What Gary couldn’t imagine
Journal of Philosophical Research
Philosophy Documentation Center
293 - 311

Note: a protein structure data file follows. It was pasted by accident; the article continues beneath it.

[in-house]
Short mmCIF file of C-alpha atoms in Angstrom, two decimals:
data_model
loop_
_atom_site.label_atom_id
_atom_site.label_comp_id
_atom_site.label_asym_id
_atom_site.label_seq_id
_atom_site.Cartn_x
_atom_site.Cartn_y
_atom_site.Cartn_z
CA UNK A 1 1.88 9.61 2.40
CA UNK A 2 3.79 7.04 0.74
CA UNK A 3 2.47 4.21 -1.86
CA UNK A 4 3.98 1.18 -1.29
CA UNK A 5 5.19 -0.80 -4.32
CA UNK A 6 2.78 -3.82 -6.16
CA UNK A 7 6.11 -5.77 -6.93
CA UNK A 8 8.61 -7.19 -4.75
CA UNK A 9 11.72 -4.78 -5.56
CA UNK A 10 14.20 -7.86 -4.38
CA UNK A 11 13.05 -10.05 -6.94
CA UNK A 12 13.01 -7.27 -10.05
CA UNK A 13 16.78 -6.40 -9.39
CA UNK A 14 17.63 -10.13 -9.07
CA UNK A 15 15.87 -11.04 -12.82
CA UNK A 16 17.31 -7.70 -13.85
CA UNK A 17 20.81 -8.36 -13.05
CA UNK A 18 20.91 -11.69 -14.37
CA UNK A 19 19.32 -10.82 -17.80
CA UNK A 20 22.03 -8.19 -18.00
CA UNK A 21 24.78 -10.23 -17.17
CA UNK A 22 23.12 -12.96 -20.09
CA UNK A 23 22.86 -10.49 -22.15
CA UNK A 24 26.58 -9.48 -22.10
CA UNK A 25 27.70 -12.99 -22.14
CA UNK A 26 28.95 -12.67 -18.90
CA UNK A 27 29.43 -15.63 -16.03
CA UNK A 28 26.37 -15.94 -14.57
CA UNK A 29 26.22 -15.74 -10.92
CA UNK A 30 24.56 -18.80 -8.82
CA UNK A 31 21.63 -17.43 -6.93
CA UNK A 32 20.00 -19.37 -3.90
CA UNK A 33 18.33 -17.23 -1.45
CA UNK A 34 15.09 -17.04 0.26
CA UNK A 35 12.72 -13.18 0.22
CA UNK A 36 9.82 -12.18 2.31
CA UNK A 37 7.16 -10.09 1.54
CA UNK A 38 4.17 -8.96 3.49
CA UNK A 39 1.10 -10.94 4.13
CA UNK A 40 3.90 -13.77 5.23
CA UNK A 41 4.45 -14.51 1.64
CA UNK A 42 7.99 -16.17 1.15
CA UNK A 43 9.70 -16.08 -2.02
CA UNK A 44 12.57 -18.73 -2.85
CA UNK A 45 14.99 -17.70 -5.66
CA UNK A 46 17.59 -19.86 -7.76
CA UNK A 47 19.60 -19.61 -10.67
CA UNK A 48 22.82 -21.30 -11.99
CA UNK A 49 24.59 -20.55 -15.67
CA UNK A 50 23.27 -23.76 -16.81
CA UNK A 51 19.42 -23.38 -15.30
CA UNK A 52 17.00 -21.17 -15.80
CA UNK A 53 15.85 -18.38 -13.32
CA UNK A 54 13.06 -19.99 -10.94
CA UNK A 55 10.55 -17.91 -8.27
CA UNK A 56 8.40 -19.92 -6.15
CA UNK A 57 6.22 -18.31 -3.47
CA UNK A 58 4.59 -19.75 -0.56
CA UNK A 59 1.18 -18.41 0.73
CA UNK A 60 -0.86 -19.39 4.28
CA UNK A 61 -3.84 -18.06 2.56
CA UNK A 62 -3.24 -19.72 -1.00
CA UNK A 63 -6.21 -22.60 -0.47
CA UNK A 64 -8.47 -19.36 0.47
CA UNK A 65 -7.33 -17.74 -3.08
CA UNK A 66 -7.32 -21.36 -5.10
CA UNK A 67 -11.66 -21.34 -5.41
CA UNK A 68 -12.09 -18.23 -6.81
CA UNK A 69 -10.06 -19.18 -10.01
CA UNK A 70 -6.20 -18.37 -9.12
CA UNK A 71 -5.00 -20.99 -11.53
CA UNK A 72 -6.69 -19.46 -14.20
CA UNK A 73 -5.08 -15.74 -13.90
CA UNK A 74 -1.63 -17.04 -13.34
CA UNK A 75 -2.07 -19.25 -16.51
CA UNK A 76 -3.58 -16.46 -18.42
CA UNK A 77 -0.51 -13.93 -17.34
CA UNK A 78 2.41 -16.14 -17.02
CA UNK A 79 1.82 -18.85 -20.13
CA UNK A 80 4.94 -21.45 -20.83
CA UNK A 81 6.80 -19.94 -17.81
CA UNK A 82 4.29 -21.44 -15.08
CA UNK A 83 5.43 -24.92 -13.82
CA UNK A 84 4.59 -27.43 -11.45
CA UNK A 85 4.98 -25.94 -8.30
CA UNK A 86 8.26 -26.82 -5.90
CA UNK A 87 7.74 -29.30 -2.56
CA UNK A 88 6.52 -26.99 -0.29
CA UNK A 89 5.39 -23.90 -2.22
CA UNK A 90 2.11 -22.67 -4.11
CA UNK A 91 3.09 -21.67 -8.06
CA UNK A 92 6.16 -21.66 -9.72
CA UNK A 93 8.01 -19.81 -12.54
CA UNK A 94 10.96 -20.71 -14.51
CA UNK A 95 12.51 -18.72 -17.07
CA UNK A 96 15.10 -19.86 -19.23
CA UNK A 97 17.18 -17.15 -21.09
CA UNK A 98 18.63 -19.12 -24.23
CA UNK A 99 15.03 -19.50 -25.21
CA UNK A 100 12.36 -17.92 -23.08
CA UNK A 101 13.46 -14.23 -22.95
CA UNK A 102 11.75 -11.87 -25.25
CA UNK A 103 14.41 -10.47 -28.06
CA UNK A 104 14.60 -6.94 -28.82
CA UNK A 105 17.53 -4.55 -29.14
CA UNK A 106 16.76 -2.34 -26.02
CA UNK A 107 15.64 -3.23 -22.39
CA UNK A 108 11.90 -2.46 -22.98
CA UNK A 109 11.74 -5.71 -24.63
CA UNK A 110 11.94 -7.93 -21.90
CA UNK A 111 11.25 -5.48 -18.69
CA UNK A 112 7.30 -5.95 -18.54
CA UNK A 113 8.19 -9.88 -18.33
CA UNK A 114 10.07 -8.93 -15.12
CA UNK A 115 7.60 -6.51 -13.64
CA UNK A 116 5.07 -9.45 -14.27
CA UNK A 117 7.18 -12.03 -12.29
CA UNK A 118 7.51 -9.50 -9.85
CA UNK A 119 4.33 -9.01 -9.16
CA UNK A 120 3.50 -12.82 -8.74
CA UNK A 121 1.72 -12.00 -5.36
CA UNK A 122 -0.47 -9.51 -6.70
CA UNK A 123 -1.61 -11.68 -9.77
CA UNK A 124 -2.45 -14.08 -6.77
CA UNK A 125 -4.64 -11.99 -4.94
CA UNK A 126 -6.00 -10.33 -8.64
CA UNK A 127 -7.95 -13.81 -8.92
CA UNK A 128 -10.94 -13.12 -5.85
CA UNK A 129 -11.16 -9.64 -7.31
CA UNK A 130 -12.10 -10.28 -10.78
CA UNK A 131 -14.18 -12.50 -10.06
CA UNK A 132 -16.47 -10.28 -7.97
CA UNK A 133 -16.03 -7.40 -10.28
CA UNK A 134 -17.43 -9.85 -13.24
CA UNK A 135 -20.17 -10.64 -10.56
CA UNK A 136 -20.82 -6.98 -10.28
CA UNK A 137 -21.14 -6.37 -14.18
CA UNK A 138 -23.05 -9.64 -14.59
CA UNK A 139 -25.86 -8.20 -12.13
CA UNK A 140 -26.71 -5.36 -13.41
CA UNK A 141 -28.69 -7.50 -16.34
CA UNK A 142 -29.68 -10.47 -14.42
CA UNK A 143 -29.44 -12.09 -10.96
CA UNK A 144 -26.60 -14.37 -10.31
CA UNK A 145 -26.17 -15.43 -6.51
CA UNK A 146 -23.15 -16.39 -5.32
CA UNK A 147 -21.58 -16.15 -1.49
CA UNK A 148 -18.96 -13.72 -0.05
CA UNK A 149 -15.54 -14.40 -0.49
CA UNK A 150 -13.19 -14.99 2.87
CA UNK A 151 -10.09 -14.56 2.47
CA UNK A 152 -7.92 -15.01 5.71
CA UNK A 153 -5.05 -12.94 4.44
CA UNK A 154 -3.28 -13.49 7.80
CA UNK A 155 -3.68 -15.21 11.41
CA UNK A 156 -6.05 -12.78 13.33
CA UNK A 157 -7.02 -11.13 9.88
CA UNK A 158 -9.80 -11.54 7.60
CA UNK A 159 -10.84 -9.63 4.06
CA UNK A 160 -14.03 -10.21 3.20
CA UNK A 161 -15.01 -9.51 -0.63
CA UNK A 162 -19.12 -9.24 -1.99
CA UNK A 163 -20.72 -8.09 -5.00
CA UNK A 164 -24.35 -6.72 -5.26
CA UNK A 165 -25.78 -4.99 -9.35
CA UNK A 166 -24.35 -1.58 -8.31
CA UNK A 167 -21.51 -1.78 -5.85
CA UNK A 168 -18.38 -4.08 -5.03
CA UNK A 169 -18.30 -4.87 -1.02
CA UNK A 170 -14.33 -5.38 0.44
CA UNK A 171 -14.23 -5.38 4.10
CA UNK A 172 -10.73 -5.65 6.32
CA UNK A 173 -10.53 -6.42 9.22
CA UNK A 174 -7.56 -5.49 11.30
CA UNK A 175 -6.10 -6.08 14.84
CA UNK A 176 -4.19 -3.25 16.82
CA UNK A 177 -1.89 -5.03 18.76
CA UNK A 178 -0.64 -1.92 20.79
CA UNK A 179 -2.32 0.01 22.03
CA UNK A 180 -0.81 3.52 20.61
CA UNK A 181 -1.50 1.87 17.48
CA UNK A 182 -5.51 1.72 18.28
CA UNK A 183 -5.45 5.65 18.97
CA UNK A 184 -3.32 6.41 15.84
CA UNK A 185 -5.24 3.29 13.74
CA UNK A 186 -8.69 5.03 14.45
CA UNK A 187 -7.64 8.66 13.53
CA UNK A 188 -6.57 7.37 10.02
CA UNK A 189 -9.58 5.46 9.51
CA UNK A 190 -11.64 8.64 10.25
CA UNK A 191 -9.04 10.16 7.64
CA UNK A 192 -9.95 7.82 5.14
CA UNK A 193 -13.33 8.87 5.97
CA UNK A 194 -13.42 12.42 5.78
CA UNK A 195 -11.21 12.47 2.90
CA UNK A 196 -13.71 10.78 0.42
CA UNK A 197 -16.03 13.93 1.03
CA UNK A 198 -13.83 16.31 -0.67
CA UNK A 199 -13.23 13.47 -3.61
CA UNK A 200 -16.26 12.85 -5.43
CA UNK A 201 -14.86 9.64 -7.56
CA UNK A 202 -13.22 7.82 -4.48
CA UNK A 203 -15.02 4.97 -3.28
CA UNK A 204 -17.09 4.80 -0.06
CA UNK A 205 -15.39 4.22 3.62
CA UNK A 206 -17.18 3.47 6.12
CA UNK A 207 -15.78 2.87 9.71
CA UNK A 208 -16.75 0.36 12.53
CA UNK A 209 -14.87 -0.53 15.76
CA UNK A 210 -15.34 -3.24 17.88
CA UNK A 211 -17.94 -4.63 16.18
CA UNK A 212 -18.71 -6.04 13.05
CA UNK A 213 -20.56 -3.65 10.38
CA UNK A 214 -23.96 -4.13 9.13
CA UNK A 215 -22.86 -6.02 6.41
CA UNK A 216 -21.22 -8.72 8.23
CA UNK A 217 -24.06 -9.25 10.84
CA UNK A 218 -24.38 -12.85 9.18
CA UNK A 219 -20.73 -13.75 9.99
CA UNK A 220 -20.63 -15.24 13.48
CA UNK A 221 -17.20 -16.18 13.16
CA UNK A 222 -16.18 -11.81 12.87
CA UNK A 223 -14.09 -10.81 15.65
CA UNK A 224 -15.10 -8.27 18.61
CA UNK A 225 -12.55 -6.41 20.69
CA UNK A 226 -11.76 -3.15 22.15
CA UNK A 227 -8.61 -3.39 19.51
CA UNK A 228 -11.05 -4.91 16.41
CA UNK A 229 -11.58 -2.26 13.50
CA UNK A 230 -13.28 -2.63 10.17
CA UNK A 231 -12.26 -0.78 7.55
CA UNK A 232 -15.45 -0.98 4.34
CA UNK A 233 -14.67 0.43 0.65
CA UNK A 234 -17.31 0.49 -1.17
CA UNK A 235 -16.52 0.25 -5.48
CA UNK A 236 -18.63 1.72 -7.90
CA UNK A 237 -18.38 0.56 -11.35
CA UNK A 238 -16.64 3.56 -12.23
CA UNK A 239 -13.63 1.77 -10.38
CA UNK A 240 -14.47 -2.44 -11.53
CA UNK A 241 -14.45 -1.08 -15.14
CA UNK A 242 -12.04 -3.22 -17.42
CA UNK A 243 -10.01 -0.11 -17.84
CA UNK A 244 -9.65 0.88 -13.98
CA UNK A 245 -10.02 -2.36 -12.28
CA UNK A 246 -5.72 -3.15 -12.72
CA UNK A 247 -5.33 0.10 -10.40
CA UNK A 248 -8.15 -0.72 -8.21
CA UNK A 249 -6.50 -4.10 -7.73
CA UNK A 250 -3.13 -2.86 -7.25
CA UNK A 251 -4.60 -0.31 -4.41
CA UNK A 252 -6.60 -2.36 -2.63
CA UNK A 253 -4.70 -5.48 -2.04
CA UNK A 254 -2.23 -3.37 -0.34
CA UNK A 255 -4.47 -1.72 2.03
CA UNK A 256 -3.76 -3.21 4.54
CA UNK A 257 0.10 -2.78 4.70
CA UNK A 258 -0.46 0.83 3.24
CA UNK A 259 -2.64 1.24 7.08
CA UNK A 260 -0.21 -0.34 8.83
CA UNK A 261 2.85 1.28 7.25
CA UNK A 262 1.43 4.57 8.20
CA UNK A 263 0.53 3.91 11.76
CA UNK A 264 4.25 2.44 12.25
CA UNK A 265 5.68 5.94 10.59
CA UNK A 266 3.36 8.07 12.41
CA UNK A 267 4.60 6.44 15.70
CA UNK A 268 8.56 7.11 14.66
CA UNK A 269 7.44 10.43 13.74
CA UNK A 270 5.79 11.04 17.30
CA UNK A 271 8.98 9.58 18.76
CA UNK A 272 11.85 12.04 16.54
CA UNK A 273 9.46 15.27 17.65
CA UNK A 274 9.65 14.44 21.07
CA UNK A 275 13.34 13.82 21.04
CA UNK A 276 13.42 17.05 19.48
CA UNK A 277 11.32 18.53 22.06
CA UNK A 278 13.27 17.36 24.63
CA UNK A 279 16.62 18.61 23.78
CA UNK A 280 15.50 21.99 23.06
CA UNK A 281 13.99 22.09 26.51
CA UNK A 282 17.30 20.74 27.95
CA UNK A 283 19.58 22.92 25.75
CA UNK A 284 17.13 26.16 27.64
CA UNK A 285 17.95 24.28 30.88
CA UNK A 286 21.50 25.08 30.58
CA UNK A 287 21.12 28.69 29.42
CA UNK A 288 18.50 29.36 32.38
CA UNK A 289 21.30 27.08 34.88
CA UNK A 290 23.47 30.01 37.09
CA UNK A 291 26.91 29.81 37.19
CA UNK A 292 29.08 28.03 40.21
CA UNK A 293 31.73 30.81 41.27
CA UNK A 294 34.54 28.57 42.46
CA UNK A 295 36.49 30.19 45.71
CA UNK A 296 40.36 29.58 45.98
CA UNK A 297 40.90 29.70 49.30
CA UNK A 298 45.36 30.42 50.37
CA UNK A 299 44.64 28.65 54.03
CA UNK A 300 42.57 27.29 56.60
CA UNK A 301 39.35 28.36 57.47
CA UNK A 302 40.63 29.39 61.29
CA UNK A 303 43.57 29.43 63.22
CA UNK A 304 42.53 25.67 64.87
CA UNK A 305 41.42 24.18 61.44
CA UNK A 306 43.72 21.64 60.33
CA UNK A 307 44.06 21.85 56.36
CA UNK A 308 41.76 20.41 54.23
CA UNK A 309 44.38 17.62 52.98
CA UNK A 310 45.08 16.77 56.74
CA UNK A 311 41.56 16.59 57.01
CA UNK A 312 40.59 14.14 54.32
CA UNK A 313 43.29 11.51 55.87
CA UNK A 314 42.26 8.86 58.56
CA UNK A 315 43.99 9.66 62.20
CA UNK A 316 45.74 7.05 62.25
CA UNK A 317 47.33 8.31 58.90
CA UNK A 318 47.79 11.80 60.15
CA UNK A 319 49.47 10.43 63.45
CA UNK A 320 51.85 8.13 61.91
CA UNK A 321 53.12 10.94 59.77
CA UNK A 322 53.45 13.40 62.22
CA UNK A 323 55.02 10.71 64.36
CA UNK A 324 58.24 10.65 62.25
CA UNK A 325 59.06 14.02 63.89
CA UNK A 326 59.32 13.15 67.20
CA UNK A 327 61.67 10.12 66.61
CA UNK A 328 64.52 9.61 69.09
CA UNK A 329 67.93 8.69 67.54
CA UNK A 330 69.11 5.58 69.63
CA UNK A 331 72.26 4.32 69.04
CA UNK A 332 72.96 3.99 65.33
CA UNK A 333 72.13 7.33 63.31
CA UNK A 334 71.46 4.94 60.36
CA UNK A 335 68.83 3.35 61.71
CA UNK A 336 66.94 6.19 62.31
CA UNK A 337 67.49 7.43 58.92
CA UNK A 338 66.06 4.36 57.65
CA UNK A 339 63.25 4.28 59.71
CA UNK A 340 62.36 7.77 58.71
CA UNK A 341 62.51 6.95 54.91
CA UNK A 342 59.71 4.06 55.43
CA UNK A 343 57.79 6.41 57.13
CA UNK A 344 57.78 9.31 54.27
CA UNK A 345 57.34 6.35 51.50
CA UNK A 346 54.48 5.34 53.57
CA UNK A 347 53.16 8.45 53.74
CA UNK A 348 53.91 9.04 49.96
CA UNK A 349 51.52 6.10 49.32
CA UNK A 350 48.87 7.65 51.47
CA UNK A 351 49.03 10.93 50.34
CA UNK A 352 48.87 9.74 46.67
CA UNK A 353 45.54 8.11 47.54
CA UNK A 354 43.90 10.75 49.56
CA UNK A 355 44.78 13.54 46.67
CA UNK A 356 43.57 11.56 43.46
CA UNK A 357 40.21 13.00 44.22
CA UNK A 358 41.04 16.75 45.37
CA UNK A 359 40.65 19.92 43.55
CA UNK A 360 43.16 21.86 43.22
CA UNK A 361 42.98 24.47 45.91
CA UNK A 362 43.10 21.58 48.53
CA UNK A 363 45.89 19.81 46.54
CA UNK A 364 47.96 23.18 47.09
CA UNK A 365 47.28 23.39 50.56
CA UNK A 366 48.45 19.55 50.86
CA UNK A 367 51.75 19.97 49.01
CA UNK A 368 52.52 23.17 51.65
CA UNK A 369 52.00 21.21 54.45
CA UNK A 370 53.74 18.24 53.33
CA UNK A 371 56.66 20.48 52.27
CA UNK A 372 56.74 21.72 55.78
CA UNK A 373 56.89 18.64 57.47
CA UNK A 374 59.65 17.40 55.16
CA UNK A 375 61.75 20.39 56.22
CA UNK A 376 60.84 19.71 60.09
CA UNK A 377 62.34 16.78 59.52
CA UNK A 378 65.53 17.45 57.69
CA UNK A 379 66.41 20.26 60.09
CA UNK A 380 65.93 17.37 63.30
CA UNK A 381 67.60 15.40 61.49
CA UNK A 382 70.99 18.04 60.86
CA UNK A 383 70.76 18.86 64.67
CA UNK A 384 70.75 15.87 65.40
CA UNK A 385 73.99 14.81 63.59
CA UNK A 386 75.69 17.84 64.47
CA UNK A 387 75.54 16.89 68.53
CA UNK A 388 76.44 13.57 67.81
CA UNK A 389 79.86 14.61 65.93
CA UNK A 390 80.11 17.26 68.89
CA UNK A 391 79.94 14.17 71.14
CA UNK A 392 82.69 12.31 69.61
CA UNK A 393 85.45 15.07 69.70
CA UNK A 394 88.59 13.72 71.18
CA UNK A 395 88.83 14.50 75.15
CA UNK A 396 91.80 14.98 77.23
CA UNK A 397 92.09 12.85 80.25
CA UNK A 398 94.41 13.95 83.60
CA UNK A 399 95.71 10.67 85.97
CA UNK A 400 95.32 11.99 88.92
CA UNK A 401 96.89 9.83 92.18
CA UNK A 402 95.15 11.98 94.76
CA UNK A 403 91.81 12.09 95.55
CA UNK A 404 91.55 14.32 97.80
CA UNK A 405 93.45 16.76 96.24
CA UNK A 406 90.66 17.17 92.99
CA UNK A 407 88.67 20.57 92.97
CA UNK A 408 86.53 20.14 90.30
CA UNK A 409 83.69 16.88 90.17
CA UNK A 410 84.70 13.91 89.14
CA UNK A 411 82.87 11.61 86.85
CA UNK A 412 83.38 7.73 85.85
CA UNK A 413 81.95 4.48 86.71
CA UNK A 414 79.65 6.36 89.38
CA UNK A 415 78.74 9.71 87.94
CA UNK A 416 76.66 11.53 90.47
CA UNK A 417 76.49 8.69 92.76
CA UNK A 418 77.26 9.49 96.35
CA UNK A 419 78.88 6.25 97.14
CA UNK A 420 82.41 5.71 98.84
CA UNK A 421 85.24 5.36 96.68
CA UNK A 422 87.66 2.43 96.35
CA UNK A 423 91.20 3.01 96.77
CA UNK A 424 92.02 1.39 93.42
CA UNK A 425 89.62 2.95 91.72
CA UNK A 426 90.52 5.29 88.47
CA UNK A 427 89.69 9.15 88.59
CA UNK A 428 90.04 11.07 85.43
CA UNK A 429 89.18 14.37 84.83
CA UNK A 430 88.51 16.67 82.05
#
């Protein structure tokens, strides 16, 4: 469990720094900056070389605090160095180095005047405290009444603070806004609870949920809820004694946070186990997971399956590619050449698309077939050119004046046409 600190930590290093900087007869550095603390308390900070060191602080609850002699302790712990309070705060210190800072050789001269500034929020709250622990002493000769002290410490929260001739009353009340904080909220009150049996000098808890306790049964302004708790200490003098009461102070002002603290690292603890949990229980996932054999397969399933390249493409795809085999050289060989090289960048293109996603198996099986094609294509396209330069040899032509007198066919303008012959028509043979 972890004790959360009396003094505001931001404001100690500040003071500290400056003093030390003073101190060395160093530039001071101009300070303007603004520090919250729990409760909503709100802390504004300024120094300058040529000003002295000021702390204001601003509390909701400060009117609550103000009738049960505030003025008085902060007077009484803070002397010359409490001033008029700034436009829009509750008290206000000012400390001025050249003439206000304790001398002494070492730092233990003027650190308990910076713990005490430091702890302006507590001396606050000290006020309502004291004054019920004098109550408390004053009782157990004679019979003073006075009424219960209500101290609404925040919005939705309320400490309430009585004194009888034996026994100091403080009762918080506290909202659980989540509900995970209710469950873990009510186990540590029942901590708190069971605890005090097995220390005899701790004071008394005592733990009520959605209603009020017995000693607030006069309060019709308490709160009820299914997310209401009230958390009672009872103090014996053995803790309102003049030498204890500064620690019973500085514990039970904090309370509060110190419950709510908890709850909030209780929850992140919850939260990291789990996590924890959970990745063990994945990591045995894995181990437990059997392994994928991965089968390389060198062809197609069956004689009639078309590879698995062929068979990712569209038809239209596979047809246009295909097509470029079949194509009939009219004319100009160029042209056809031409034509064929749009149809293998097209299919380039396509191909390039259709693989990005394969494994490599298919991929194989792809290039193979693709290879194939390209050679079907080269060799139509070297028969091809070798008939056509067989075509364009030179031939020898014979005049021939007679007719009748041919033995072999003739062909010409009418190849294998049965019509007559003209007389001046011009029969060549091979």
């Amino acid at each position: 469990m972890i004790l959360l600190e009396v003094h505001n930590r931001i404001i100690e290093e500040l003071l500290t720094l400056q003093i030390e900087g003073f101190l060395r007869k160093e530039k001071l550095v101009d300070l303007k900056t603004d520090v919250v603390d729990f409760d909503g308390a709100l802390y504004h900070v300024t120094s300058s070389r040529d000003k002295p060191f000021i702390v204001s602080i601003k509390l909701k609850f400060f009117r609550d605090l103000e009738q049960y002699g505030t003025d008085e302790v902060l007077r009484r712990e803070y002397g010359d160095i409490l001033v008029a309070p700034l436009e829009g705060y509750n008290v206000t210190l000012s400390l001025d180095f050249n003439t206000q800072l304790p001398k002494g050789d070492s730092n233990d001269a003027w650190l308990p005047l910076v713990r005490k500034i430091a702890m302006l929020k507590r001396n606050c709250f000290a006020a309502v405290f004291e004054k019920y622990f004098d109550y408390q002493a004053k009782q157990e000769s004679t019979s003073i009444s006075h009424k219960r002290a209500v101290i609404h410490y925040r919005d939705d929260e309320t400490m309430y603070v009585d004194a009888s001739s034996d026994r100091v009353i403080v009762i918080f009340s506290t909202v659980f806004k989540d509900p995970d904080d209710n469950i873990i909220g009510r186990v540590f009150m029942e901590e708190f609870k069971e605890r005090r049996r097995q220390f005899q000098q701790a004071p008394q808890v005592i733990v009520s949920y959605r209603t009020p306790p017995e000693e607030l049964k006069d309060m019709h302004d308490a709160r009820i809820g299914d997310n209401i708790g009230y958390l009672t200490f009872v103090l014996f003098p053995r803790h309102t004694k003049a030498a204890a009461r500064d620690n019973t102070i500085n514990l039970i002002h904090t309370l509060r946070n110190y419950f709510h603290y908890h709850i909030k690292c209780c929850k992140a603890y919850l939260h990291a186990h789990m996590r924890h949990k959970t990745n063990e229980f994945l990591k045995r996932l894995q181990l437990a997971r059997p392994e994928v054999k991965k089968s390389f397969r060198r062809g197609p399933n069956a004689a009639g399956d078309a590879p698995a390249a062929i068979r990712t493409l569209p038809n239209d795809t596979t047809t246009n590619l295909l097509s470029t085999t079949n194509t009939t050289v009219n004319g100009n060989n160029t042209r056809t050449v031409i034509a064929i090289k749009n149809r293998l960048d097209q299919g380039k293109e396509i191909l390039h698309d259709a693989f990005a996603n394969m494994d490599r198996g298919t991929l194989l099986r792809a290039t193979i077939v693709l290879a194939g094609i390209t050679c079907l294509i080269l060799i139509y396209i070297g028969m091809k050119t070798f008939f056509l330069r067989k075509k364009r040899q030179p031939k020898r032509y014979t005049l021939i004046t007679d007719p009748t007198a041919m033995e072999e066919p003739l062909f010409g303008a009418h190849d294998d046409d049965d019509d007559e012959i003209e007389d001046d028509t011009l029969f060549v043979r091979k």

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In this paper, I propose and defend an antiphysicalist argument, namely, the imagination argument, which draws inspiration from Frank Jackson’s knowledge argument, or rather its misinterpretation by Daniel Dennett and Paul Churchland. They interpret the knowledge argument to be about the ability to imagine a novel experience, which Jackson explicitly denies. The imagination argument is the following. Let Q be a visual phenomenal quality that is imaginable based on one’s phenomenal experience. (1) It is not possible to imagine Q solely based on complete physical knowledge. (2) If it is not possible to imagine Q solely based on complete physical knowledge, then physicalism is false. (3) Therefore, physicalism is false. Even though objections have been raised to this argument in the literature, there is, as far as I know, no explicit defense of it. I argue that the imagination argument is more plausible than the knowledge argument in some respects and less plausible in others. All things considered, it is at least as interesting and serious a challenge to physicalism as the knowledge argument is.